*Word of caution! This could be your master fader, however, if your DAW is similar to Pro Tools, the master fader may be pre-insert which would change your signal going INTO your masterbus processing. This would make your buss compressors work harder in the chorus and less during the verses. Which could be desired, but probably not. 😉 For this reason, many mixers will use a stereo aux track in Pro Tools for the stereobuss track/fader.
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2. Create the PERCEPTION of a Bigger Chorus by Using Filters:
Now, this article is supposed to be about how we can make our choruses wider, deeper, fuller and more impactful.
But there is a limit to how big we can make something. At some point the stereo spectrum is filled, all frequencies are occupied. Bass and drums are maxed out. – You simply can’t push it any further.
But there’s another way to get your chorus sound huge: By tricking the mind into thinking it’s bigger than it actually is!
How’s that possible?
Psychology! – Let me explain:
Our brain is estimating and evaluating the things around us by comparison and contrast.
Think about it: How would you determine a building is “big“?
By comparing the building to other buildings you have seen before.
If you’ve only ever seen an Indian hut before, you might think: “Wow this 2-story house is HUGE!”. If you’ve seen a skyscraper before – Eh, not so much.
I’ve got one more example. – And it’s about beer! (I told you I was German, didn’t I?) 😉
Have you ever noticed, that a beer will taste differently depending on what drink you’ve had beforehand?
If you’re having a low-quality beer but didn’t drink any other/better beer beforehand, it will actually taste ok. – It’s beer who will complain?
(Your brain will establish this taste as the standard for beer: “This is what beer tastes like.”)
But if you had a great (German!) beer and then drink a shabby one afterward – Ugghh almost undrinkable!
Now here’s the biggie: Try drinking a shabby beer first and then have an awesome German one after that. The German beer will taste SO MUCH BETTER!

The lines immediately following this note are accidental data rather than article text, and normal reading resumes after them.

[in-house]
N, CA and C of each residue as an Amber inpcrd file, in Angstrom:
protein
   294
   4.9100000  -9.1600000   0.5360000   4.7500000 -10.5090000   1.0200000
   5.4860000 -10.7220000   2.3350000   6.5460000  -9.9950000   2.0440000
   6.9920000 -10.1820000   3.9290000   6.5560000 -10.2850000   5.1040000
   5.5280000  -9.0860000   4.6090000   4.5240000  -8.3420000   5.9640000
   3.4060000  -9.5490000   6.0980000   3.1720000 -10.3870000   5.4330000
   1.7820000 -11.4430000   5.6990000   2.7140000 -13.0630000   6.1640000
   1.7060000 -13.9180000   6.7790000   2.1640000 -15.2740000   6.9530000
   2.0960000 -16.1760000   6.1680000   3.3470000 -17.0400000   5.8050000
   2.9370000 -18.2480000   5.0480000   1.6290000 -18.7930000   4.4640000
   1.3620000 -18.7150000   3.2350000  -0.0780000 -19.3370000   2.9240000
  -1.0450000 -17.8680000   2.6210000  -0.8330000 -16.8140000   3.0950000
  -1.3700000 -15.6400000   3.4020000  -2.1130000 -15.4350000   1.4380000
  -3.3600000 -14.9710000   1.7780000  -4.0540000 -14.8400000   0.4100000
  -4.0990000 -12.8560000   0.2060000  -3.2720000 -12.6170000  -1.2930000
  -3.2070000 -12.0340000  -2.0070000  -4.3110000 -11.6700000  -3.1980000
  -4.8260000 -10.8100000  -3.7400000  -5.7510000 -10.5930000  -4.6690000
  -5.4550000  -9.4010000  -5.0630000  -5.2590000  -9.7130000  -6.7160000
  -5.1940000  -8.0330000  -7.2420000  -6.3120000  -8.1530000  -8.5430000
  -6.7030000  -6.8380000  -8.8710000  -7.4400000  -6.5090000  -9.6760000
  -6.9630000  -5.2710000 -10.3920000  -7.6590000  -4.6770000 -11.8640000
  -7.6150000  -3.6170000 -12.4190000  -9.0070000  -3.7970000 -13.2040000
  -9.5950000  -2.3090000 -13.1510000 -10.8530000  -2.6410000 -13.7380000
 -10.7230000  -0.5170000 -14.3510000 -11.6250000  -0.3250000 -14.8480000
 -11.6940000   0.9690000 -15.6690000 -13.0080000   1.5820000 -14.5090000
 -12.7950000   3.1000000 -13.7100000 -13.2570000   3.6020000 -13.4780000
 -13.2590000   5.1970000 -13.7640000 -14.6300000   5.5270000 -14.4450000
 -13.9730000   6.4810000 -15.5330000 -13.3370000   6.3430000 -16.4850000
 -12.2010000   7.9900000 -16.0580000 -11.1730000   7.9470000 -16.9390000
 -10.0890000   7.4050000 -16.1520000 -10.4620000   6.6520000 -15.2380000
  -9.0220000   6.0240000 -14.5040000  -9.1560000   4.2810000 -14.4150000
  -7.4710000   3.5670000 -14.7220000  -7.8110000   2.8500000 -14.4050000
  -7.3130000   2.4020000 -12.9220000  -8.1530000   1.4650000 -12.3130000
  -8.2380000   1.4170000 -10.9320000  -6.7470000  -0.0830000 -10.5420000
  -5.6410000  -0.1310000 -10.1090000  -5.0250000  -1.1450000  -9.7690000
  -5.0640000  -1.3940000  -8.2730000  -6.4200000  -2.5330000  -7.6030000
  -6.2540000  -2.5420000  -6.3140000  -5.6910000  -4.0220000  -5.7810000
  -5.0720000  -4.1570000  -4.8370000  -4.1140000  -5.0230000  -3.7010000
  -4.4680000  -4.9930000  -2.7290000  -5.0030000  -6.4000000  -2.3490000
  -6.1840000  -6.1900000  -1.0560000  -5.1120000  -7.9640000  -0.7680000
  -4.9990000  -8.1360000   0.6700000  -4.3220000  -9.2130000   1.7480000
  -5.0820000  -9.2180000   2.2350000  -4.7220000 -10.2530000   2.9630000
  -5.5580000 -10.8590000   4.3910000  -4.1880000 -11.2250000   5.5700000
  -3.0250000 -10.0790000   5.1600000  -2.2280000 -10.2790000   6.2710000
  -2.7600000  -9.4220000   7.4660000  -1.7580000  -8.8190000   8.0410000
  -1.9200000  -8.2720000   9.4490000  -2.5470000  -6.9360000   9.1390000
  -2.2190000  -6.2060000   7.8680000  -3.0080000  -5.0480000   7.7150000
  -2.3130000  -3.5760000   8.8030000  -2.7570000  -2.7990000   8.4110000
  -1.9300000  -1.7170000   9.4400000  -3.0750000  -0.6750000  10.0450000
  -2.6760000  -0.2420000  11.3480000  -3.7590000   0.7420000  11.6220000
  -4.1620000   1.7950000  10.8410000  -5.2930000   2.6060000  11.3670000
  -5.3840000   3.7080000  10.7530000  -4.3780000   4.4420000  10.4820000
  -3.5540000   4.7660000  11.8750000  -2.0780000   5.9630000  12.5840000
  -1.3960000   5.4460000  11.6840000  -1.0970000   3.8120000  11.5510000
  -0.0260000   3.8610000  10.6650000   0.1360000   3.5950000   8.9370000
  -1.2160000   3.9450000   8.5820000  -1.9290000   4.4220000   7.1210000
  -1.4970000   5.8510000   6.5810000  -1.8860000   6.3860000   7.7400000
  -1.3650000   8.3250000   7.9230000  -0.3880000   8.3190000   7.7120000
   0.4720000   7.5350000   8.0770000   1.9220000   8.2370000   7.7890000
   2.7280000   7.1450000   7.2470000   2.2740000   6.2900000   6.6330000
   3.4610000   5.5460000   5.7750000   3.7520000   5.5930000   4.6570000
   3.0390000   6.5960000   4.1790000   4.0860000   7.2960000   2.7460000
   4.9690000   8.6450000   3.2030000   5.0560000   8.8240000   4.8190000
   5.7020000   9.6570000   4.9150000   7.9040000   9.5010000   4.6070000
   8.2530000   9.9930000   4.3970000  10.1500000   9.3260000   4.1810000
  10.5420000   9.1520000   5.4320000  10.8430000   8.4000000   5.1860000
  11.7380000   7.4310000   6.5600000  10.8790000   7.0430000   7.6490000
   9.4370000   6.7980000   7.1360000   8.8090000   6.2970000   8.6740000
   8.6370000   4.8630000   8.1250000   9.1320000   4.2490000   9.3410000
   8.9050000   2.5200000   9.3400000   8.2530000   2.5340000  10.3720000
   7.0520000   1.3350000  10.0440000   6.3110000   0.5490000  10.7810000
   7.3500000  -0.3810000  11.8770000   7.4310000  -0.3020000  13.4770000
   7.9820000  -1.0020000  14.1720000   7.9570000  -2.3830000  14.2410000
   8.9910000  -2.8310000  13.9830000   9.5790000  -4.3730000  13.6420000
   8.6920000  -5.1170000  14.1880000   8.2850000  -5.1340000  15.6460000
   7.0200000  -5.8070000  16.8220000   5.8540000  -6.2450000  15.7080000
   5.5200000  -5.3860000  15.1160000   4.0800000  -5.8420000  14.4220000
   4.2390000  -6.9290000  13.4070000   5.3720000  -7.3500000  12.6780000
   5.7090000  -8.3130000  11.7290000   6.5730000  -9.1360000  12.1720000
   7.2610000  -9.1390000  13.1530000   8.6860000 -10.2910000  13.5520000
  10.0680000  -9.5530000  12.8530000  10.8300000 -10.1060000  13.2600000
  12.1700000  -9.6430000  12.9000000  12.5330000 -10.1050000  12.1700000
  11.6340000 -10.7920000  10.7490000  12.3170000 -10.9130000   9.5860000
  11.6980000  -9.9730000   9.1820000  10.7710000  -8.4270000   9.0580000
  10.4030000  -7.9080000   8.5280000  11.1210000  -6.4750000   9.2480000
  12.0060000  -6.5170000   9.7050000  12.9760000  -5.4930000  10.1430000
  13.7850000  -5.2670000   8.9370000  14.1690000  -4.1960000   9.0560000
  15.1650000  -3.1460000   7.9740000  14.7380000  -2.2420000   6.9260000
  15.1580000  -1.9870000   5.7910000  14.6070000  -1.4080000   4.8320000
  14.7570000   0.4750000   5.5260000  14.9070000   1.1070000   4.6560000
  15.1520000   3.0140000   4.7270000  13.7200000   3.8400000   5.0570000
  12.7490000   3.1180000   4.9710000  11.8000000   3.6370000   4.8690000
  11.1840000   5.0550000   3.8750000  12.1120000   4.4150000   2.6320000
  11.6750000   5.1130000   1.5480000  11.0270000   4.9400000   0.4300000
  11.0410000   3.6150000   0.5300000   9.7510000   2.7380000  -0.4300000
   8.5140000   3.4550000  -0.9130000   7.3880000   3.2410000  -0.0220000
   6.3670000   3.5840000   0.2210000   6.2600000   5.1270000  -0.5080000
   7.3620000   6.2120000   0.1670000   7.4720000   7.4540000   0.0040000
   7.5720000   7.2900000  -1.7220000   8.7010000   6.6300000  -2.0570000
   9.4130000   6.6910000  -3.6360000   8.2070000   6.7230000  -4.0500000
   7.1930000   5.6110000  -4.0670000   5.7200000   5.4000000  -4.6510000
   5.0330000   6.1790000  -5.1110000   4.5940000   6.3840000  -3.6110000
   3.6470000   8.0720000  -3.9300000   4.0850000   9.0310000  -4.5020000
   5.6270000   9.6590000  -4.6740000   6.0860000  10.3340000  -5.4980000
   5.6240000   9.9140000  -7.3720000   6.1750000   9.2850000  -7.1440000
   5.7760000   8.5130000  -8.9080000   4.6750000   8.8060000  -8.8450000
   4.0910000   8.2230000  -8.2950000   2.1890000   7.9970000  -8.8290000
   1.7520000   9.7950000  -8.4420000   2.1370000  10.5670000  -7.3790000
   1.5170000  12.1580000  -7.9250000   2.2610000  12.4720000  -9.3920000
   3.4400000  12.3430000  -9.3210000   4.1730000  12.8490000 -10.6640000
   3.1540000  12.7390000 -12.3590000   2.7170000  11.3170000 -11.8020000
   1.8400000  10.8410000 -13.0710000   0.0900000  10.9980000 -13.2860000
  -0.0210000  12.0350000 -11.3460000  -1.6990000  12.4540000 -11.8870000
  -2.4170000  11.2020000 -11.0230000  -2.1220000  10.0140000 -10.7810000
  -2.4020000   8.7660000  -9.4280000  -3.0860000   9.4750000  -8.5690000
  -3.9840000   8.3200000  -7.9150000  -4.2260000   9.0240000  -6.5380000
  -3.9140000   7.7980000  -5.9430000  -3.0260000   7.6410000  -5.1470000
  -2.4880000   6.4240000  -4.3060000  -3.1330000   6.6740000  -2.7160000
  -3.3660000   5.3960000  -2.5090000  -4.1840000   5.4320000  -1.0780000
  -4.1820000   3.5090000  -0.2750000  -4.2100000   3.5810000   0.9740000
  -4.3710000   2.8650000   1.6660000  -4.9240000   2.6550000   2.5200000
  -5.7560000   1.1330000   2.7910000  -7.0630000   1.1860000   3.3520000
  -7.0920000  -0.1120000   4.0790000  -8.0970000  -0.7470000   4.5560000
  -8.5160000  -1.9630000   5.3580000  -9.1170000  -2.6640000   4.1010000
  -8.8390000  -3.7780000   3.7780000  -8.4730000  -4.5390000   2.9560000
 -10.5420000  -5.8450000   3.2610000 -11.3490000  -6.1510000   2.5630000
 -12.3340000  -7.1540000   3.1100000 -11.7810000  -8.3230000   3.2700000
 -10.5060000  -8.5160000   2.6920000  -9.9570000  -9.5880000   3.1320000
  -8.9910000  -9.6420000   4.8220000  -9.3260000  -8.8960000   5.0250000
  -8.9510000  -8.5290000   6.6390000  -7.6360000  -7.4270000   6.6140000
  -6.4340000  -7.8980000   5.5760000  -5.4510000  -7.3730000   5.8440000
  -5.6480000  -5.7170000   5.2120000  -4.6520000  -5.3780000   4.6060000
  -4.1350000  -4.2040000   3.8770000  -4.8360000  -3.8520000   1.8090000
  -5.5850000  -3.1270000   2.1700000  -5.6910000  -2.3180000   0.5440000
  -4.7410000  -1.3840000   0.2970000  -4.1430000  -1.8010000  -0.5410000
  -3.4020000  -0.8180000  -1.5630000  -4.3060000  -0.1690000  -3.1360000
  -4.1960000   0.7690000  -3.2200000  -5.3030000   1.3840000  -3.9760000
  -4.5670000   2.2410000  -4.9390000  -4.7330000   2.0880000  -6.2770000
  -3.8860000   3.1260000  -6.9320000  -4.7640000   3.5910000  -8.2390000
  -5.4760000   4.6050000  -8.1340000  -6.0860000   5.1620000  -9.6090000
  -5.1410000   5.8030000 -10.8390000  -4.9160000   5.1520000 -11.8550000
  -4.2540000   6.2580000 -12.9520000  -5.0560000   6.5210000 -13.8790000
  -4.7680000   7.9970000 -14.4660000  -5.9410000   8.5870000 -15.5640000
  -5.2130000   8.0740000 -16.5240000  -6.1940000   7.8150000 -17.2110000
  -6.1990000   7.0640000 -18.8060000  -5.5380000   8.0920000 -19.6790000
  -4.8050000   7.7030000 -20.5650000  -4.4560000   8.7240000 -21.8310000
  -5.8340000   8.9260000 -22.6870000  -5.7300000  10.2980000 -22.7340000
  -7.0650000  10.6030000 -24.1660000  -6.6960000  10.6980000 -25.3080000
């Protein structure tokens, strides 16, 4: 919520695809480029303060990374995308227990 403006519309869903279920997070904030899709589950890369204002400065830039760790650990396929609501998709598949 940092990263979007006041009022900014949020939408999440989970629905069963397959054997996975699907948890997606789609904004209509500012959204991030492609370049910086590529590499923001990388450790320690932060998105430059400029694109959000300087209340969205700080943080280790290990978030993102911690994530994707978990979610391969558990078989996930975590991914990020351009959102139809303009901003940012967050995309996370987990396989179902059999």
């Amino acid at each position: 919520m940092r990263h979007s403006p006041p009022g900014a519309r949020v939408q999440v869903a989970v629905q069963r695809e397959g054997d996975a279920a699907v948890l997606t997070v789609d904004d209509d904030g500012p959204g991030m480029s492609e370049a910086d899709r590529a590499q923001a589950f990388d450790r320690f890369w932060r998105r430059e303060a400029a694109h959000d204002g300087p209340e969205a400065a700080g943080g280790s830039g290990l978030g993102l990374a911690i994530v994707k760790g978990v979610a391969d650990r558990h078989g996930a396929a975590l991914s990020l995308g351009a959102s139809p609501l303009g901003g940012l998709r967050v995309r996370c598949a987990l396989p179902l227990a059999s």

– Even better than if you started drinking the good beer right away.
Why? – Comparison!
You’ve established a lower standard with your first beer. In comparison to this standard, the good one will appear even better.
The same is true for music. Our brain will notice changes in sound from one section to another.
If the first section sounds smaller, our brain will get used to it and accept it as standard. (like it does with bad beer)
Then when a huge sounding chorus comes after it, we will notice the difference: Wow, so much bigger!
Now, what does this mean for us when mixing a song?
Should we make the verses in our songs sound as small and miserable as possible to maximize the impact of the refrain?
Of course not! Our brain will also compare our song to other songs that were playing on the radio before.
But we can take away just a tiny little bit and bring it back in the chorus.
Here are some examples how this might work:
You can filter out a bit of low-end during the verses and bring it back in when the chorus hits.
The loss of low-end will barely be barely noticeable and accepted as the standard by your brain quickly.
But when the chorus comes in, you´ll notice the difference. It will sound much bigger than the verse because you created a bigger contrast between the two sections.